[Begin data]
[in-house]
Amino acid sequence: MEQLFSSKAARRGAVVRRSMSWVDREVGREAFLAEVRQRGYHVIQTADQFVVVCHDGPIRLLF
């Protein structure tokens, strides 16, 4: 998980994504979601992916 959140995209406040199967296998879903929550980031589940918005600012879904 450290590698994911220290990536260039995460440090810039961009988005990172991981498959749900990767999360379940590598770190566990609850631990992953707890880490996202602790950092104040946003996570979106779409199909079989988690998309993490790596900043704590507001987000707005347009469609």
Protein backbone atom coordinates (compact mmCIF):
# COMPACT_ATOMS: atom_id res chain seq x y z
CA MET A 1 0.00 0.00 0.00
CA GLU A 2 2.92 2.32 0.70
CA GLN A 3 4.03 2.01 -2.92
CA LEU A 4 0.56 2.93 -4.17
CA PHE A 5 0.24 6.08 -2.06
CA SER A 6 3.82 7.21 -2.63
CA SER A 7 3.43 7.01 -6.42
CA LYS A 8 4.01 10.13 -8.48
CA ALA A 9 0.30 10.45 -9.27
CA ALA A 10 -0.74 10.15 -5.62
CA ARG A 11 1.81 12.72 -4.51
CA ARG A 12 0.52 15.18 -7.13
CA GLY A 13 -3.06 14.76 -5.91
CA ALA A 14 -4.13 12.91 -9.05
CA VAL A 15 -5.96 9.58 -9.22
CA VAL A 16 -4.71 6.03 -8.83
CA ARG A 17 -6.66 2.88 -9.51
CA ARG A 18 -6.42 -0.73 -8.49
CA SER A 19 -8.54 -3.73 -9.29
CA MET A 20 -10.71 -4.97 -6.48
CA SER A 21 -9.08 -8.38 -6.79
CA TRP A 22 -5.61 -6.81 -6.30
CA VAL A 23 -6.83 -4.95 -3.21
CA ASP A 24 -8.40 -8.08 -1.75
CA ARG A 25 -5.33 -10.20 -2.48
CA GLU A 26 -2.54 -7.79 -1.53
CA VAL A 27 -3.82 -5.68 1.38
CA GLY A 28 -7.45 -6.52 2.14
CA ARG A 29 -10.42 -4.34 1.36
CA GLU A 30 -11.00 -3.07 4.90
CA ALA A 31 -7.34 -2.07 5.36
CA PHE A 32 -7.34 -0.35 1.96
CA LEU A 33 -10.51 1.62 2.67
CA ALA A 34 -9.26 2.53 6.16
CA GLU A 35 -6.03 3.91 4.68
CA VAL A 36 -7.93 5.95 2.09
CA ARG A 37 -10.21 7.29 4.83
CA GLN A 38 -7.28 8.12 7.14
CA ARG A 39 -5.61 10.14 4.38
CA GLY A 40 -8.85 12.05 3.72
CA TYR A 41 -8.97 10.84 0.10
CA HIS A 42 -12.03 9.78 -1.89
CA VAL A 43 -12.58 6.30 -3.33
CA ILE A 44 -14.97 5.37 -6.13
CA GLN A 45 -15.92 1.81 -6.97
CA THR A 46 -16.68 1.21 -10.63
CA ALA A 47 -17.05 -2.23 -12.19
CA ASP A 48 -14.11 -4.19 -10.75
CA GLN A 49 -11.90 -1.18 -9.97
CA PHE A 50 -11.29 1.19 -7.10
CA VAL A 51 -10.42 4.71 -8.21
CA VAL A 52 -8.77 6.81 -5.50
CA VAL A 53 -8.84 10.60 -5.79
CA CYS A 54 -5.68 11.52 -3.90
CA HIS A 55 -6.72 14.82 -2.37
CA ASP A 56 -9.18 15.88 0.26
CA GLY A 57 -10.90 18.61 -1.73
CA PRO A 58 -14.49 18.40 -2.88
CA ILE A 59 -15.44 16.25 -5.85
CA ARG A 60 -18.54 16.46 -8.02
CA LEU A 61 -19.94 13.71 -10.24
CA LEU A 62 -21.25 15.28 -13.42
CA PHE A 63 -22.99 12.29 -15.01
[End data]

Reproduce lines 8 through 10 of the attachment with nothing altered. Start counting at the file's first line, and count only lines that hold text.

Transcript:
CA GLN A 3 4.03 2.01 -2.92
CA LEU A 4 0.56 2.93 -4.17
CA PHE A 5 0.24 6.08 -2.06